How to make the most of tech investments

posted by Alejandro Alvarez
10 August 2018

Think twice about jumping head first into the latest procurement technologies, say Alejandro Alvarez and James Bousher of consultancy Ayming. There may be easier ways to have the same impact. 

Procurement people love talking about blockchain, even if they’re not entirely sure what it is. And why not? It’s exciting, after all. The technology represents a potential breakthrough that may greatly impact a range of sectors.

Blockchain allows procurement departments to increase integration with their supply base, unlocking a whole range of savings in transactional procurement areas. But it’s no procurement panacea and for businesses, getting the basics right first might be a better bet.

When it comes to technology investment, businesses often face a problem. A potentially game-changing piece of kit comes onto the market that can overshadow less glamorous projects that might have a greater impact. Procurement pros aren’t immune to this, nobody is. There are four simple changes your department can implement to ensure it makes the most of its technology investments.

1. Ask yourself, is this really the answer?

There is no denying that technology makes life easier. But the most important thing procurement chiefs should do before making an investment is ask themselves if it’s really the solution they need.

When researching our Procurement 2020 report earlier this year, only 14% of respondents cited as an important aim the ability to gain a single source of truth with a full audit trail – one of the biggest benefits of blockchain. So why do so many procurement chiefs think blockchain is the best way for them to achieve their ambitions?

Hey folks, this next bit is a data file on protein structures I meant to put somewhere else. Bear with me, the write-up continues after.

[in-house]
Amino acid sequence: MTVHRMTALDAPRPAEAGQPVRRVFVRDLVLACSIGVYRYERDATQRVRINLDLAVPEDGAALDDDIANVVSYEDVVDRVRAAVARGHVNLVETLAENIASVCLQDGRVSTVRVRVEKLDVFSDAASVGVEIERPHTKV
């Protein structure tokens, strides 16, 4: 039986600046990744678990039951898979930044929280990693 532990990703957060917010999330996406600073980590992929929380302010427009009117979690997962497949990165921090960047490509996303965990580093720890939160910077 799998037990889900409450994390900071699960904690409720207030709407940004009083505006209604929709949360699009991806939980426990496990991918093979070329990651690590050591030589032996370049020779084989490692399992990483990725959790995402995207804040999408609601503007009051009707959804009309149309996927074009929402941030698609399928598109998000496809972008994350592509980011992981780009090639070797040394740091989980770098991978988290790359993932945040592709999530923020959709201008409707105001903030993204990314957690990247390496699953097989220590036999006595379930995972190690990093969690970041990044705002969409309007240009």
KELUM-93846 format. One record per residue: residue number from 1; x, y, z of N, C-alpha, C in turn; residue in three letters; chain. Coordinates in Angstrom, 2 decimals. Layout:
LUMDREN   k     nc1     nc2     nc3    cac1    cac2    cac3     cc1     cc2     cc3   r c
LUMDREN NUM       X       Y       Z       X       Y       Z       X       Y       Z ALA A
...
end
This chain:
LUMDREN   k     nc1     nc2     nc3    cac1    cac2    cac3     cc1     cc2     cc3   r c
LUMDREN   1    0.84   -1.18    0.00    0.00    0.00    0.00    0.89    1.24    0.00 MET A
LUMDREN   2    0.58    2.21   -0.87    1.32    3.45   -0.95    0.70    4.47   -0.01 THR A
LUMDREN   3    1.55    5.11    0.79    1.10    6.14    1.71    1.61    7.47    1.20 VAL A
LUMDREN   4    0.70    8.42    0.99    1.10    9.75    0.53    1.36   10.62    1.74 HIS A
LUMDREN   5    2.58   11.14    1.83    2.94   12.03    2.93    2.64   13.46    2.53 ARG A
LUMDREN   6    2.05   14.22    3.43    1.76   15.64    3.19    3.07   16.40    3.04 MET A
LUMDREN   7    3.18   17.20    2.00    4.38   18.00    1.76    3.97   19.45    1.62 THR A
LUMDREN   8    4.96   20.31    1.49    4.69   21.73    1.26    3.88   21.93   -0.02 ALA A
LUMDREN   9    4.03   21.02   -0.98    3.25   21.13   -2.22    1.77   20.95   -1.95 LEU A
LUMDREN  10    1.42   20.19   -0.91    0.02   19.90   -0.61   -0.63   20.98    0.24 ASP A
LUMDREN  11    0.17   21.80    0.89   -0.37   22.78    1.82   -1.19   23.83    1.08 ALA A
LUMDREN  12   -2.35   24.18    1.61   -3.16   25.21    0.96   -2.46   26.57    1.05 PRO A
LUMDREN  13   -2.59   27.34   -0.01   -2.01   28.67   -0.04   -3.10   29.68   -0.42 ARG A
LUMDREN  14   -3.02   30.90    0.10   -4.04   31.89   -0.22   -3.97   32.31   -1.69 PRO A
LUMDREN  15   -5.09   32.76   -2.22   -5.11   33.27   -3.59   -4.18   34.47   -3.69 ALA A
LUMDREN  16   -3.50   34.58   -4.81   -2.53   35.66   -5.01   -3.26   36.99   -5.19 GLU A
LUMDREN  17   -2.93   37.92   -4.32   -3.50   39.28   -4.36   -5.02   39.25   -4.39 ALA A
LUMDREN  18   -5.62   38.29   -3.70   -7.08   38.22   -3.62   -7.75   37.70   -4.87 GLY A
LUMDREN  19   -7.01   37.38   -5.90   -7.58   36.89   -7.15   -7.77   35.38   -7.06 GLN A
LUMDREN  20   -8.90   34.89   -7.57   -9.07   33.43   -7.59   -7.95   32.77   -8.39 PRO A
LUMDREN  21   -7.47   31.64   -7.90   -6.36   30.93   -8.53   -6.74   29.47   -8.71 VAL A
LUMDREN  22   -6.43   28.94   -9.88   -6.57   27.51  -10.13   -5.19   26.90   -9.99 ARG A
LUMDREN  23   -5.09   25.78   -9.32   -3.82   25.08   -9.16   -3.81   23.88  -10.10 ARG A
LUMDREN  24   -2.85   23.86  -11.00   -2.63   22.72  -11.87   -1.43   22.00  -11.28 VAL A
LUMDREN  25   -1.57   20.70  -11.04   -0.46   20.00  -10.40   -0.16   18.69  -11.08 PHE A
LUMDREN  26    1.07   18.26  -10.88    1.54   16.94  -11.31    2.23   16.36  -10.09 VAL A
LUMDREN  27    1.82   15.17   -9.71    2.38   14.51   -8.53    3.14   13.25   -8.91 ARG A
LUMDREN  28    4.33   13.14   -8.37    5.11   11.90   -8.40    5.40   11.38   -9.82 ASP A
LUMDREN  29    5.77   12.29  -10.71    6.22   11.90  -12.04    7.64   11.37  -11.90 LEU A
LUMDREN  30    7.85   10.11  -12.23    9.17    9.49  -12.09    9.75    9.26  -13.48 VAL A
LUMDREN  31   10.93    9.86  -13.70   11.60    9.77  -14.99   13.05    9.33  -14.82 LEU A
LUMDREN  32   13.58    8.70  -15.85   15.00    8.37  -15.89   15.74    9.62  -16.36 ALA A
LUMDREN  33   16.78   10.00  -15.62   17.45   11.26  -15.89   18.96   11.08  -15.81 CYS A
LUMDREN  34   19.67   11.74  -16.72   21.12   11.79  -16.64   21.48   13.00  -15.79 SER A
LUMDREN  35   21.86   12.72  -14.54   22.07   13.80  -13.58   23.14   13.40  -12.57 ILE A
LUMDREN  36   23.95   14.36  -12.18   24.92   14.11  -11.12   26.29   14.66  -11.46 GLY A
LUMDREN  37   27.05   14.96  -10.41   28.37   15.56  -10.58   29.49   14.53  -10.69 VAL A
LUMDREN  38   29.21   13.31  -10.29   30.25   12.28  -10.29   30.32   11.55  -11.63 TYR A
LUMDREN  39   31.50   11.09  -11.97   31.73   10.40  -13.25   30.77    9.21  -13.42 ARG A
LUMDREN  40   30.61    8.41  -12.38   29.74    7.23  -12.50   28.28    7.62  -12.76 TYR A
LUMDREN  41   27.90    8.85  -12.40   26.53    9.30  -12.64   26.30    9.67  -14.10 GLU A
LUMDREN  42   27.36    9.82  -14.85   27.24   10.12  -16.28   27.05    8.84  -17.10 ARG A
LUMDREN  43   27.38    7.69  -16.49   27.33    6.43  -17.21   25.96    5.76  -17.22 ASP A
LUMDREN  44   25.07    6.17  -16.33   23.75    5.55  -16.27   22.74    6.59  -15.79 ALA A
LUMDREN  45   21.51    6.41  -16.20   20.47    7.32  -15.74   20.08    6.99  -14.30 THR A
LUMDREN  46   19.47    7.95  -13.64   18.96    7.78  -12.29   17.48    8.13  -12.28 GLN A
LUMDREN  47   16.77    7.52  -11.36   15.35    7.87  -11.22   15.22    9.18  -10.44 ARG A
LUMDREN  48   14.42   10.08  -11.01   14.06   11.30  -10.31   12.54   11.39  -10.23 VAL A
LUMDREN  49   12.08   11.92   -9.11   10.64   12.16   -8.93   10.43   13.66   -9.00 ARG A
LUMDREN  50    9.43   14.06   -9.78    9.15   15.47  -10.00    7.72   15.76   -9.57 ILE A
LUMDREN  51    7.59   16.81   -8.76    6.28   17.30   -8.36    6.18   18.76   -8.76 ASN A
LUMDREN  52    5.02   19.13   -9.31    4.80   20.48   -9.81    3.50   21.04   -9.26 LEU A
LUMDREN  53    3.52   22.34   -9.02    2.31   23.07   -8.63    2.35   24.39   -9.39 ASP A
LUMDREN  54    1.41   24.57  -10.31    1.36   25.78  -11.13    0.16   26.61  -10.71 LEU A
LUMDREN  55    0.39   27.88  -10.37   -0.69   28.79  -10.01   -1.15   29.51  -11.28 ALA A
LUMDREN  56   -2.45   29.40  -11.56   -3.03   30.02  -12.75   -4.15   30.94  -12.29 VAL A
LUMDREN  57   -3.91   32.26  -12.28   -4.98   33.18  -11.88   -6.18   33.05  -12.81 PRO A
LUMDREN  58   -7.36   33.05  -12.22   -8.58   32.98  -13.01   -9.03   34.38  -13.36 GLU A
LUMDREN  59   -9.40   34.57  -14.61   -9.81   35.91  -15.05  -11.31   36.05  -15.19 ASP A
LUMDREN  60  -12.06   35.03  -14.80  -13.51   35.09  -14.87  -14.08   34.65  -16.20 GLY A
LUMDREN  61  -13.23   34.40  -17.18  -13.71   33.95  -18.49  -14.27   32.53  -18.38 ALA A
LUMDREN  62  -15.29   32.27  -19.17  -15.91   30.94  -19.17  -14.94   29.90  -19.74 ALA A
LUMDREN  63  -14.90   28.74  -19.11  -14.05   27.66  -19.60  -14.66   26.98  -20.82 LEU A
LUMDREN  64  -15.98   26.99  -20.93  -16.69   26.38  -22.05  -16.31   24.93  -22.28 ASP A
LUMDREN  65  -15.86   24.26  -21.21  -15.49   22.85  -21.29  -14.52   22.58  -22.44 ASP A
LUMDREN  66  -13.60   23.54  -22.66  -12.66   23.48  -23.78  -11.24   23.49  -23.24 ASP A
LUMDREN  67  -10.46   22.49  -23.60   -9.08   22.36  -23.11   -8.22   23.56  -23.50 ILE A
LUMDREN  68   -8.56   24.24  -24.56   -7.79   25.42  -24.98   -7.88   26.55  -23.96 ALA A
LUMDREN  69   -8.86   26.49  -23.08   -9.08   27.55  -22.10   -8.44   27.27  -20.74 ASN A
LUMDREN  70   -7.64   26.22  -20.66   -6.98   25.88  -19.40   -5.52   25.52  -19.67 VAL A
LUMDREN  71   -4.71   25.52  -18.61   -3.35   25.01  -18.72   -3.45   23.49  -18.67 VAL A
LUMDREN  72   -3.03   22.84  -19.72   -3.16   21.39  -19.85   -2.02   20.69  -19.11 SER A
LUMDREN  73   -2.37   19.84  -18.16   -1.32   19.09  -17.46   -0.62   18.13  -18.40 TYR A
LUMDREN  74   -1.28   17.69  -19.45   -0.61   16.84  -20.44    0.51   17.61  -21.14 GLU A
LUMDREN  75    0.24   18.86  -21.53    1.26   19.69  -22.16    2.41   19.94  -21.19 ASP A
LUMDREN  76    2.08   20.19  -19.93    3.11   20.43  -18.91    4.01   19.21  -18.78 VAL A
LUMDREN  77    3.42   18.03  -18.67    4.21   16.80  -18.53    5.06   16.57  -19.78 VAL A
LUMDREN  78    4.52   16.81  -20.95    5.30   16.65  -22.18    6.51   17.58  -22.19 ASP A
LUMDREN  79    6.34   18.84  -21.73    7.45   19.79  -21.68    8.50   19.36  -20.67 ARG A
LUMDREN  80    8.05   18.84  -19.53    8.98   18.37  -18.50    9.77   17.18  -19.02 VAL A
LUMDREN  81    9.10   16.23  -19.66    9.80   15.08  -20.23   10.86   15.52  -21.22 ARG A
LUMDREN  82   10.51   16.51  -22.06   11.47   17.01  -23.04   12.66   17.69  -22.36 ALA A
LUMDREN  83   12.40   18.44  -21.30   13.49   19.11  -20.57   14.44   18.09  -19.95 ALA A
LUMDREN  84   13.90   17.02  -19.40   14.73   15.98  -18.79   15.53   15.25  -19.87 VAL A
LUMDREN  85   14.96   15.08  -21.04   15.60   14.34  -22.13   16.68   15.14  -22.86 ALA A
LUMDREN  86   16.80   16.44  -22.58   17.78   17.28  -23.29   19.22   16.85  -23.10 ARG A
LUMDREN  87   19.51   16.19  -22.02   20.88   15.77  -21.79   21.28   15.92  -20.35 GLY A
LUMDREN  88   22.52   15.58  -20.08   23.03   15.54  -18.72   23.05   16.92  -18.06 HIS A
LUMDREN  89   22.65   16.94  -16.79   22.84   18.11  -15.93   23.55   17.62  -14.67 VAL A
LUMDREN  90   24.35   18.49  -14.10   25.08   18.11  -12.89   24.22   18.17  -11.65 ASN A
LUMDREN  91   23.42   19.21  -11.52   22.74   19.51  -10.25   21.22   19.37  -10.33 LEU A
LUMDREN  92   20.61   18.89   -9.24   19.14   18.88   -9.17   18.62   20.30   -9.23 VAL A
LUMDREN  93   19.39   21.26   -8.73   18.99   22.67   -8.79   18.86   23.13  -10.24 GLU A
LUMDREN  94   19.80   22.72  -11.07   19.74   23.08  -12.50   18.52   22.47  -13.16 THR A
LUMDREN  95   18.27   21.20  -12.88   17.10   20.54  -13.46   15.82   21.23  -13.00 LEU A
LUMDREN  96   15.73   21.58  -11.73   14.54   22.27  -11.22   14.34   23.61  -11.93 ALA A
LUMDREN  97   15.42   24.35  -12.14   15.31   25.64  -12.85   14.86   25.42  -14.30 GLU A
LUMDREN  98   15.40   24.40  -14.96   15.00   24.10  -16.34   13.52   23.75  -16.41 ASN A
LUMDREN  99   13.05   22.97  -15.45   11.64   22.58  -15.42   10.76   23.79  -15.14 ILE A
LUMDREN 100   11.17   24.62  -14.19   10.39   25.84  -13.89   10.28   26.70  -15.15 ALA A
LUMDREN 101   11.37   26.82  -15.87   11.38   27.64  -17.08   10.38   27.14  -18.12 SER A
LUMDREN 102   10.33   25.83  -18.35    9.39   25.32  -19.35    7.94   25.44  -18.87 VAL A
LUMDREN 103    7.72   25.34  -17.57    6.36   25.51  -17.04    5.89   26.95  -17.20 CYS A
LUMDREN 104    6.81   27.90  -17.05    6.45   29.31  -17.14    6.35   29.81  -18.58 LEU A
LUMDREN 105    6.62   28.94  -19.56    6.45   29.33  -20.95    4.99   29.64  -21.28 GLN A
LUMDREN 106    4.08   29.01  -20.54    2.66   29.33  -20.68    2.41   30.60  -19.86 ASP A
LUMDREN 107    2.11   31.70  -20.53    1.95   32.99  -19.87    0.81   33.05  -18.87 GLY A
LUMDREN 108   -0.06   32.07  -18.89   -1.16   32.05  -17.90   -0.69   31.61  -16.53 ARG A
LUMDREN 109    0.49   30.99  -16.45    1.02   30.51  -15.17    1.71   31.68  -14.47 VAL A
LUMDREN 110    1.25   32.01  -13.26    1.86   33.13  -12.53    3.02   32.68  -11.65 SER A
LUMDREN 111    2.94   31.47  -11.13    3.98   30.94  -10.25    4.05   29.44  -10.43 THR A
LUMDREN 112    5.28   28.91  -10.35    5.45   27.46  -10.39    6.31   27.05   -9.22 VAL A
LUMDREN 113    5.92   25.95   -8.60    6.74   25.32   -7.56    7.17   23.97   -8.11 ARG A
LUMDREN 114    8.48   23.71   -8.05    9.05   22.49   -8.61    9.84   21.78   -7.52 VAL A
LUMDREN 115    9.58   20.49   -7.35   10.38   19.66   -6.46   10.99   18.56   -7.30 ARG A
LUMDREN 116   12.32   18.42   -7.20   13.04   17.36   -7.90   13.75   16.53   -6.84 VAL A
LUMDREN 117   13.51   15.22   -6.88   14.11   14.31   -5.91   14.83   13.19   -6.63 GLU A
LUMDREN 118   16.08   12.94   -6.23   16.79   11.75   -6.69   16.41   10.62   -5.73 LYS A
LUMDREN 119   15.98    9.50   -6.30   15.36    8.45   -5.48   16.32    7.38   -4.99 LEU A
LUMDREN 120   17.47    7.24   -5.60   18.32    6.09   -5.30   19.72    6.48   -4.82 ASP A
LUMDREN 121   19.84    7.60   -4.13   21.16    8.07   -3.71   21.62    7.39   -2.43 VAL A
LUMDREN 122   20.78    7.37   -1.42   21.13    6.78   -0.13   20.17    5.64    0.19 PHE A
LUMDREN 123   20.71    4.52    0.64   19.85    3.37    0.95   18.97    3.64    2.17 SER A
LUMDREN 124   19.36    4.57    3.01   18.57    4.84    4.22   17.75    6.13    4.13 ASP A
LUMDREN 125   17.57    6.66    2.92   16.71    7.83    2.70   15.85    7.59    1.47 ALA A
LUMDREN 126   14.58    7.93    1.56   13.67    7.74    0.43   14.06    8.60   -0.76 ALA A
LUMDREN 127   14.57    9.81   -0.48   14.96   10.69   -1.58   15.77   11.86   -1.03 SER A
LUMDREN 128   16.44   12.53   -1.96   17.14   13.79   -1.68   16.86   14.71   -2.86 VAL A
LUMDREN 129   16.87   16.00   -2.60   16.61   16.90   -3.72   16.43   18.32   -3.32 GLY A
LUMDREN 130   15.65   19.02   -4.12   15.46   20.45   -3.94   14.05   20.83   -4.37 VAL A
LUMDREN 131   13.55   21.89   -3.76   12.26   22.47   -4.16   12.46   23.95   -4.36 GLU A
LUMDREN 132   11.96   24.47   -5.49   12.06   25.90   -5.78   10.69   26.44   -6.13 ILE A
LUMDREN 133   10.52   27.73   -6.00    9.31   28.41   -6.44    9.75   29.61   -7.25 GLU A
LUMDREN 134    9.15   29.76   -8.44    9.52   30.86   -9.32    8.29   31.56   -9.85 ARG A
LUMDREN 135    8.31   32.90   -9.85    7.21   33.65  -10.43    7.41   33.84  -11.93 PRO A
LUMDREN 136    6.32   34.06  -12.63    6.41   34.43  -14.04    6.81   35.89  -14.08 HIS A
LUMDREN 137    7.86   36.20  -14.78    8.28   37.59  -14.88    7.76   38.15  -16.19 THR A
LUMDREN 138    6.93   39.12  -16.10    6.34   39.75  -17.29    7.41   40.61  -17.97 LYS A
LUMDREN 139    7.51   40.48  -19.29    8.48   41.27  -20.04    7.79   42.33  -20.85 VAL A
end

Investing in over the top tech is akin to getting a new Ferrari when what you really need is a Ford Focus. And sometimes you don’t need the tech at all. Would you really drive that Focus out of the showroom if you were strapped for cash and could walk to work?

2. Consider the big picture for the business

Not only does this approach help procurement get the most out of its new tools, but it builds the procurement brand within the business.

Only 17% of Procurement 2020 respondents, spanning the C-suite, believed their procurement function was entirely strategically focused, with fewer than one in five executives feeling their organisation had driven significant value from procurement in recent years. This needs to change.

The best way to improve the reputation of procurement departments, and with it department heads’ ability to lobby for future purchases, is to assess the impact of implementing technology on the business as a whole.

3. Unleash its full potential

The other big problem with procurement technology is people don’t implement it to its full capability. I’m sure many readers will have first-hand experience of sourcing systems that are just used to send messages to suppliers. This won’t do. Modern enterprises need to show ROI for all investments – so the more value you can get out of a system, the more likely you are to be able to implement another.

Go beyond simple onboarding courses. Adapt your culture to ensure that all procurement tools are fully integrated and thus cost effective. If you’re finding it exceptionally difficult to move people across then you might have the wrong system.

4. Look for the next best thing

It’s easy to get enamoured with fashionable innovations but departments can guard against temptation by prioritising actual business needs. This means keeping a close eye on developments in your sector as well as the tech space to make sure you match your solutions to the right problems. Maybe blockchain is the answer, but it may be a matter of something simpler.

When applied properly, technology can transform procurement and put it at the centre of a reinvigorated business. But heads of department need to be careful when investing, or they might end up stuck with a Ferrari they can’t take out of first gear.

Alejandro Alvarez is director of operations performance and James Bousher is operations performance manager at  international business performance consultancy Ayming.

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